Iceland's Baugur Says Whaling Risks Boycotts
Iceland resumed commercial whaling last October after years of scientific hunts, saying it would allow whalers to catch 30 minke whales and nine endangered fin whales.
It has faced sharp criticism for the step, which snubs a 1986 ban by the International Whaling Commission, culminating in a formal protest in November from 25 nations including the United States and Britain.
"Environmental groups have also threatened to encourage people to stop shopping at Baugur-owned companies," Sindri Sindrason, spokesman for Baugur chief executive Jon Asgeir Johannesson, said.
Owner of UK retailer House of Fraser, Baugur described signs of damage to Icelandic tourism and threats by many groups to stop trading with foreign companies owned by Icelanders. It said this may hurt Iceland's attempts to diversify away from fishing.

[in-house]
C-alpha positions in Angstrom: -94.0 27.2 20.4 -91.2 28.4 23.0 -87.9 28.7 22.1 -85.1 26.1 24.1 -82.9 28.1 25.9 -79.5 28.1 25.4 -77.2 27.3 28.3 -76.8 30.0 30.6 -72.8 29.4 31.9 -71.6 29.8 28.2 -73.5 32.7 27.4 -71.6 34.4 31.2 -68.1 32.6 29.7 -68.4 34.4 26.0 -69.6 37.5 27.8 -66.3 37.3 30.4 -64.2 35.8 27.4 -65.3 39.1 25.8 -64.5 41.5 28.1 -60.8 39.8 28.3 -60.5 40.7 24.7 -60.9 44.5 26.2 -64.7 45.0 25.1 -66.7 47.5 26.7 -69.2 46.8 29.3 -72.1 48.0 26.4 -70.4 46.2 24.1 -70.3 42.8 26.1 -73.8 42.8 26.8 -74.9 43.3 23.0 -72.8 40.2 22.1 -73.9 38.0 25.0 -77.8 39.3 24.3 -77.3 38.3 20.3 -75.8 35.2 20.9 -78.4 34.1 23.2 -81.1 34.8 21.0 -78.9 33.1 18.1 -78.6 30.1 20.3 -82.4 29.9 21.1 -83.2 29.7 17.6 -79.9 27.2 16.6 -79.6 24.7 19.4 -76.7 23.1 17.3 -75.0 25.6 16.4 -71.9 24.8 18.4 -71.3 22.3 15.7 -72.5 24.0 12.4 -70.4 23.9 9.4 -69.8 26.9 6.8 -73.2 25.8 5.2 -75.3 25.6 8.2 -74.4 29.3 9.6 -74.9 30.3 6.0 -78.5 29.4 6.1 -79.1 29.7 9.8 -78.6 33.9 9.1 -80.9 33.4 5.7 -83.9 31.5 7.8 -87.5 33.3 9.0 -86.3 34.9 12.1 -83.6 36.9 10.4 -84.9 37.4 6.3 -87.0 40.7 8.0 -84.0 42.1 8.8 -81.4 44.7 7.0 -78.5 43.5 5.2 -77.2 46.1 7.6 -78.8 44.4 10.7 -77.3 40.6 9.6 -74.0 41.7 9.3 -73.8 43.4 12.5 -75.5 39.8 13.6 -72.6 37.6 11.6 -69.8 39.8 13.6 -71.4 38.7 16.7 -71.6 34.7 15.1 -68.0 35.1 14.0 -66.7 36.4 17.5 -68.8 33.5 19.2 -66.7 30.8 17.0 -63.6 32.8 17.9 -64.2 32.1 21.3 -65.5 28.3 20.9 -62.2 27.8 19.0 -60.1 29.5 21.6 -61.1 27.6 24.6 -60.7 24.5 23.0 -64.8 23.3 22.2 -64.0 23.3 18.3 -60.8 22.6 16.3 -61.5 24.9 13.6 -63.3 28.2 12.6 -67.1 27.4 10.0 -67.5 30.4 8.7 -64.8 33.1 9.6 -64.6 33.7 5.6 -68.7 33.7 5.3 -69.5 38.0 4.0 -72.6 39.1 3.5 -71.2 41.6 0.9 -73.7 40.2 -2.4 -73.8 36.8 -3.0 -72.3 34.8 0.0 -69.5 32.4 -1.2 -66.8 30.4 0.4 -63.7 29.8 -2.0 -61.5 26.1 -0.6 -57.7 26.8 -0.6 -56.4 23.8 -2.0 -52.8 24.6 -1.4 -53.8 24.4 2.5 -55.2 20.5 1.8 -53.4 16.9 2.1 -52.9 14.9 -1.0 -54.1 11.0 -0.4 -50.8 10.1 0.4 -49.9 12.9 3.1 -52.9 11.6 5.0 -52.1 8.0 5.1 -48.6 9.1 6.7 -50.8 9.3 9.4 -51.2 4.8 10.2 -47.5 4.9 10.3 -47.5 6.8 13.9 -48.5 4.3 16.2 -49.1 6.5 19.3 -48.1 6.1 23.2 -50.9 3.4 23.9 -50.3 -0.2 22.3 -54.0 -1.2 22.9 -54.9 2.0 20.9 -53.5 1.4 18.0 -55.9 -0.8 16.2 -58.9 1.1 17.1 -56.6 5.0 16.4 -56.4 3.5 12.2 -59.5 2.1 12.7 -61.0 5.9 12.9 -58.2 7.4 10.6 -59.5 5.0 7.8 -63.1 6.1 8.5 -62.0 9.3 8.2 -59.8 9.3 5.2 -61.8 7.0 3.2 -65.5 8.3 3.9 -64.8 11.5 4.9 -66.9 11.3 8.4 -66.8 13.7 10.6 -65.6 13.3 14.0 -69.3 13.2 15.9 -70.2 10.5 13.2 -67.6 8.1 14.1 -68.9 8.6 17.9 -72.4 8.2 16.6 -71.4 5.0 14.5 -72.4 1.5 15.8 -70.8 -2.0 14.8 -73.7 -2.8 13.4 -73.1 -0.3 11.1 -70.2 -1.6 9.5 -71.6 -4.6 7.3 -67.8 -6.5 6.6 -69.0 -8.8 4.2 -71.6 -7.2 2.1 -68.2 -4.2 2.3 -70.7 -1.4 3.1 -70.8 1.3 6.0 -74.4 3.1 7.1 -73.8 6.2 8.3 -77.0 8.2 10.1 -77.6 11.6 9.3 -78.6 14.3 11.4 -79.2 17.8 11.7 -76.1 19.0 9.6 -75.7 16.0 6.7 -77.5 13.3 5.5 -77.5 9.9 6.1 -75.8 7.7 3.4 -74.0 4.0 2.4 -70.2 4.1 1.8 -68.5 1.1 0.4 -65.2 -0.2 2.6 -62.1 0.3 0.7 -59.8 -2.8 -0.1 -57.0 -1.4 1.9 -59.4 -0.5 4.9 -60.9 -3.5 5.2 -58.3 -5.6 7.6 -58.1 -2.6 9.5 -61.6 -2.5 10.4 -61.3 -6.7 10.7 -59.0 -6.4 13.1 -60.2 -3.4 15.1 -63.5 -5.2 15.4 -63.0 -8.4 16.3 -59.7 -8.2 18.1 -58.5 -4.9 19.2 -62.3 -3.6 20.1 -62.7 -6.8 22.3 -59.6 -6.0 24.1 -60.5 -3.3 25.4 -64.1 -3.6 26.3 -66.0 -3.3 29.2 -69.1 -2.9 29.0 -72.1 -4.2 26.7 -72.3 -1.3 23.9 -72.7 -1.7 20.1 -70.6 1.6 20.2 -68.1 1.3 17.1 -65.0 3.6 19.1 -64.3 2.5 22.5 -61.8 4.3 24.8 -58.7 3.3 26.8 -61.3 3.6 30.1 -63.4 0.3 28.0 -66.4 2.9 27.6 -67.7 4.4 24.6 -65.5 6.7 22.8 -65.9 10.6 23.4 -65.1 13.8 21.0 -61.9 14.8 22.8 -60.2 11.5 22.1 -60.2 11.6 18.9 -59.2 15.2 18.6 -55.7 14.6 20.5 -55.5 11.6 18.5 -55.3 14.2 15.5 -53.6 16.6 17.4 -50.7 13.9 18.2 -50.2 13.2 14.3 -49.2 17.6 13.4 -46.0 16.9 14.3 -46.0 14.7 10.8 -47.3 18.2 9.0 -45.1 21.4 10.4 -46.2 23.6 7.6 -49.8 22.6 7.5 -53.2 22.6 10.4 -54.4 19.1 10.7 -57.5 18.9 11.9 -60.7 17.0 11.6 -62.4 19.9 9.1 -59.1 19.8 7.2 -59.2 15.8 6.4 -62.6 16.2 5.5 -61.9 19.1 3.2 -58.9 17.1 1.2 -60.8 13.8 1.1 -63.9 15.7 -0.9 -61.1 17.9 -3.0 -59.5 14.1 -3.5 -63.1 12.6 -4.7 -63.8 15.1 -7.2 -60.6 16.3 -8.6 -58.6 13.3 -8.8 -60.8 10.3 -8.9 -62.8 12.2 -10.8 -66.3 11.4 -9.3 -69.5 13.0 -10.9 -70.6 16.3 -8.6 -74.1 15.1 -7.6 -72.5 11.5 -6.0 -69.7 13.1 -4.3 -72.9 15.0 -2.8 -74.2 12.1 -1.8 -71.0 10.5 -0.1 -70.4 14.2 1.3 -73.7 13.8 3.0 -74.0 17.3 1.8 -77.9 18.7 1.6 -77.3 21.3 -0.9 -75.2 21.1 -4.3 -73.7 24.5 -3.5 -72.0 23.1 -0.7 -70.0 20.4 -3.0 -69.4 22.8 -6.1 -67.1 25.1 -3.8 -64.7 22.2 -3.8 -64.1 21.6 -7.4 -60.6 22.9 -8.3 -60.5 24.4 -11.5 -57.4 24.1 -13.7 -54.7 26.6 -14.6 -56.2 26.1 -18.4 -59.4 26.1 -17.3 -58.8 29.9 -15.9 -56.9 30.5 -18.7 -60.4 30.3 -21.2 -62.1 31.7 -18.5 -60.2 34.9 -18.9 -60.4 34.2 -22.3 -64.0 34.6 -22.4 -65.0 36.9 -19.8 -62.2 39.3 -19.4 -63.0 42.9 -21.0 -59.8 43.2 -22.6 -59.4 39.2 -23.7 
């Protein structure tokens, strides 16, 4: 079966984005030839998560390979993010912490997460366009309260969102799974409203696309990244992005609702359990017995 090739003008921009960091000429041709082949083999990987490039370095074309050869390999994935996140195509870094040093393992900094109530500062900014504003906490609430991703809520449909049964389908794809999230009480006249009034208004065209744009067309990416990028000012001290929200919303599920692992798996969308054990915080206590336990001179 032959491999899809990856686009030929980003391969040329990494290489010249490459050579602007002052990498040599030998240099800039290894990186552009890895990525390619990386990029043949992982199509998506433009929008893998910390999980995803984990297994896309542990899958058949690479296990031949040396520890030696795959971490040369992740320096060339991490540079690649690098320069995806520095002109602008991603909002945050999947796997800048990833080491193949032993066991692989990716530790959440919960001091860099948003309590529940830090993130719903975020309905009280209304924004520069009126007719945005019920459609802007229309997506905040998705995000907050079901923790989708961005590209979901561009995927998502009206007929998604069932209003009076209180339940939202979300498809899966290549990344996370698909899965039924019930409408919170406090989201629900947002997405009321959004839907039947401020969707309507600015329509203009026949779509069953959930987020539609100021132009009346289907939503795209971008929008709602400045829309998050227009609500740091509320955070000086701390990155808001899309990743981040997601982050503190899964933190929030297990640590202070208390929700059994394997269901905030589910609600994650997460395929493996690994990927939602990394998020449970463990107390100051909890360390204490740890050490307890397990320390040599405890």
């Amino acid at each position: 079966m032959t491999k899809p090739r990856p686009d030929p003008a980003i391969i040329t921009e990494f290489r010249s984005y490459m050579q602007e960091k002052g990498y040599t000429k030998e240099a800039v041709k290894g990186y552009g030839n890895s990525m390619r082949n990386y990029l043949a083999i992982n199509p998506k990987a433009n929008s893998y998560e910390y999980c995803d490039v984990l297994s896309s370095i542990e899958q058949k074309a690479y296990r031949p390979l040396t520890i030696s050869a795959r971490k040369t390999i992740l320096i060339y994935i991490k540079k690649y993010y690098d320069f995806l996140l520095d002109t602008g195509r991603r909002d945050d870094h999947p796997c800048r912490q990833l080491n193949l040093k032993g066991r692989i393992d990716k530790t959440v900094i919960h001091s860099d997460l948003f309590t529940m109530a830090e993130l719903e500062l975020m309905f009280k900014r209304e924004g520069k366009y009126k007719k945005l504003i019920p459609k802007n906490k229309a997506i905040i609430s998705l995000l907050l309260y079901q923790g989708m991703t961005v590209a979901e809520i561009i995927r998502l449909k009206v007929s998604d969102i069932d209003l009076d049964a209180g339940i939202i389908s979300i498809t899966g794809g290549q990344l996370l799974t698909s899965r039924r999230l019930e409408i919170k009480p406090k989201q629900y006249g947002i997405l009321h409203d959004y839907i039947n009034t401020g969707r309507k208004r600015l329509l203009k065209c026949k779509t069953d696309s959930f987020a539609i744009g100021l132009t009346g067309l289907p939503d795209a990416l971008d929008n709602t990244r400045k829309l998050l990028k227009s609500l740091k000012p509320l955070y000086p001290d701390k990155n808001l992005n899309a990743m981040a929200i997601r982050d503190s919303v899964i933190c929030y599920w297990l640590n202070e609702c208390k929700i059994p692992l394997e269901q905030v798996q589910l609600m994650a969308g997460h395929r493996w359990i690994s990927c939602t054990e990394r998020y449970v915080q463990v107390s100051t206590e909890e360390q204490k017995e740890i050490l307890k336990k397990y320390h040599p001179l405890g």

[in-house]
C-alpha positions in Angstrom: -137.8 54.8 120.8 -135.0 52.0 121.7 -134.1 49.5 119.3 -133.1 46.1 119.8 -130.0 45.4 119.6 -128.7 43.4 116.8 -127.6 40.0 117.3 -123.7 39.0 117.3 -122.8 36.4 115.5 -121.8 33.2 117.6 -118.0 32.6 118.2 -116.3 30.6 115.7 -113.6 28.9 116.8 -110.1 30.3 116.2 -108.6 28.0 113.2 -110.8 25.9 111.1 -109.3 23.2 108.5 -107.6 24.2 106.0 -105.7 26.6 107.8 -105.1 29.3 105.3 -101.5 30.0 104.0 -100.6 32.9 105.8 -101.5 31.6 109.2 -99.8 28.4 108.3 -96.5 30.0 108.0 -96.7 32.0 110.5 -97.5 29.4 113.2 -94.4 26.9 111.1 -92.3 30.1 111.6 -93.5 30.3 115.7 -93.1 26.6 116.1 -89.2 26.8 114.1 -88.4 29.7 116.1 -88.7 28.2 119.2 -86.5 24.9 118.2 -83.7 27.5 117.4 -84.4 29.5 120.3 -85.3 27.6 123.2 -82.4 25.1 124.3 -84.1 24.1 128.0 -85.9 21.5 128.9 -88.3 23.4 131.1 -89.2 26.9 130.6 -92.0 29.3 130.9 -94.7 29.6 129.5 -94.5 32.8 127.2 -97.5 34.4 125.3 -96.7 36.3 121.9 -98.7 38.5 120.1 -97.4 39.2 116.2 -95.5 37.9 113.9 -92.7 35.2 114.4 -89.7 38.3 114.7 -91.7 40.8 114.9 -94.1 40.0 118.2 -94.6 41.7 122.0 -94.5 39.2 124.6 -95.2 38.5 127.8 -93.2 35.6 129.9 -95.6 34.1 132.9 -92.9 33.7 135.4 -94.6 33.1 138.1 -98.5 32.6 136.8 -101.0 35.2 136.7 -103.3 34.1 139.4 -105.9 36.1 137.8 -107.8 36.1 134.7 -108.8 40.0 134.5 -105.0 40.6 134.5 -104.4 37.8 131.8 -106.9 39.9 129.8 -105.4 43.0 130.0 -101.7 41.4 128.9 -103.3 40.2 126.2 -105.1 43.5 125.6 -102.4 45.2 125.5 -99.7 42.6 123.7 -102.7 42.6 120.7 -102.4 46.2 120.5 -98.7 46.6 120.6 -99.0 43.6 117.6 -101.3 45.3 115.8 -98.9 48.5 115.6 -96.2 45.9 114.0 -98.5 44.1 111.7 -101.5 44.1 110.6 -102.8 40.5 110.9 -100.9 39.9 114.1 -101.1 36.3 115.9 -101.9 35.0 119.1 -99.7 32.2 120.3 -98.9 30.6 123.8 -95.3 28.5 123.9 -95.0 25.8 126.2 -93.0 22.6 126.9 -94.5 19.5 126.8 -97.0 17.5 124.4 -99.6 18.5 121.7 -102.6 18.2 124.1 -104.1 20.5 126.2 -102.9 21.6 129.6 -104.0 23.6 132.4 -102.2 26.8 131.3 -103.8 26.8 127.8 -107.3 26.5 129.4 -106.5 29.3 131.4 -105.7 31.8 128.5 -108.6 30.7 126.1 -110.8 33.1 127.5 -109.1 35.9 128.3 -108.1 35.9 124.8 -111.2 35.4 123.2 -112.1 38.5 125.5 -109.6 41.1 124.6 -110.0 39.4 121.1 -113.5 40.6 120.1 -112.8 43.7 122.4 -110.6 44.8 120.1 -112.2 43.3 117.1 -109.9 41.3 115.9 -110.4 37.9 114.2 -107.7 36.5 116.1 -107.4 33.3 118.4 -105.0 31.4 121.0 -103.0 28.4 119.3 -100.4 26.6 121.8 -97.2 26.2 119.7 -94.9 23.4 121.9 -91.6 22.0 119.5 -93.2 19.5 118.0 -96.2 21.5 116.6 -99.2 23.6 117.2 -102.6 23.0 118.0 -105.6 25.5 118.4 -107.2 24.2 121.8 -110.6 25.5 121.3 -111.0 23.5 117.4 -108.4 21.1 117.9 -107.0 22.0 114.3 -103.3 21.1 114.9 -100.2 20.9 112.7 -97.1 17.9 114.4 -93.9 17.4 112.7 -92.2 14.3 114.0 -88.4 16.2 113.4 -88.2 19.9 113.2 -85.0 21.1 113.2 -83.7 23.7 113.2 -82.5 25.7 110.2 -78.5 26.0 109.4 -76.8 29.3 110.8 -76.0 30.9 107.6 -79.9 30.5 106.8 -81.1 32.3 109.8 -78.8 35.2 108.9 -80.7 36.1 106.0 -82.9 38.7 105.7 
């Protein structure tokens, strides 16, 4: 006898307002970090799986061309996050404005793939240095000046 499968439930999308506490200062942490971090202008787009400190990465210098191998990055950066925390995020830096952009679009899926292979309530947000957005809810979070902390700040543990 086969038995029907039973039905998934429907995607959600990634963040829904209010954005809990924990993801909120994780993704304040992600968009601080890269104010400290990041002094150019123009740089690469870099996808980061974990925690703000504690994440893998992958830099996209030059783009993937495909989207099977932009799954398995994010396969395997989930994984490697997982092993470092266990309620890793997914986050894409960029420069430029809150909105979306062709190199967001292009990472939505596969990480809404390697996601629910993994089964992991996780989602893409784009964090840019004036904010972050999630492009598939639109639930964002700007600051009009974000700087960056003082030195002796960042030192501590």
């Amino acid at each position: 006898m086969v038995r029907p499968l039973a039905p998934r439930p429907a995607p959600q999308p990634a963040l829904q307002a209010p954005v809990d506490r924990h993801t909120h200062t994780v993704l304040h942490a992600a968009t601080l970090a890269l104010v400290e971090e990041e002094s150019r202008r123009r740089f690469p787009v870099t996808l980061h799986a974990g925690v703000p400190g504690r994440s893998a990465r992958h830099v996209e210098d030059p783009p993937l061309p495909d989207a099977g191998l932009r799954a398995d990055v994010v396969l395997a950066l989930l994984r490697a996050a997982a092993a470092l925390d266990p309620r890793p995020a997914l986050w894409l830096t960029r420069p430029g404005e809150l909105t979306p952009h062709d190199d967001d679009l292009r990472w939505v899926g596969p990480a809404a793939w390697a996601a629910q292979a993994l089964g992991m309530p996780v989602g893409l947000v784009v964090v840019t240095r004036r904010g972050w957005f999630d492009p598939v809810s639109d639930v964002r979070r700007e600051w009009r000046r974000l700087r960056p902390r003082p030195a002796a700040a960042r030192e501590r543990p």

It cited Icelandic Travel Industry Association evidence of cancelled foreign bookings since the resumption of the hunts.
"Whaling is damaging Icelandic companies and probably their continuing growth in the future," the release said.
"The fishing industry is and always will be important for Iceland. However, other sectors have been establishing themselves in the international business community with good results," it added.
Icelandic banks, retailers and investment firms have snapped up assets across the Nordic region, in Britain, and further afield in recent years, capitalising on surging growth at home to finance their expansion.
Sindri Sindrason, spokesman for Baugur chief executive Jon Asgeir Johannesson, said on Thursday several companies Baugur had investments in had been asked where they stood on whaling.
Last month, Icelandic Foreign Minister Valgerdur Sverrisdottir told Reuters the commercial whale hunt was not a threat to the environment and said that international condemnation of whaling had become too emotional.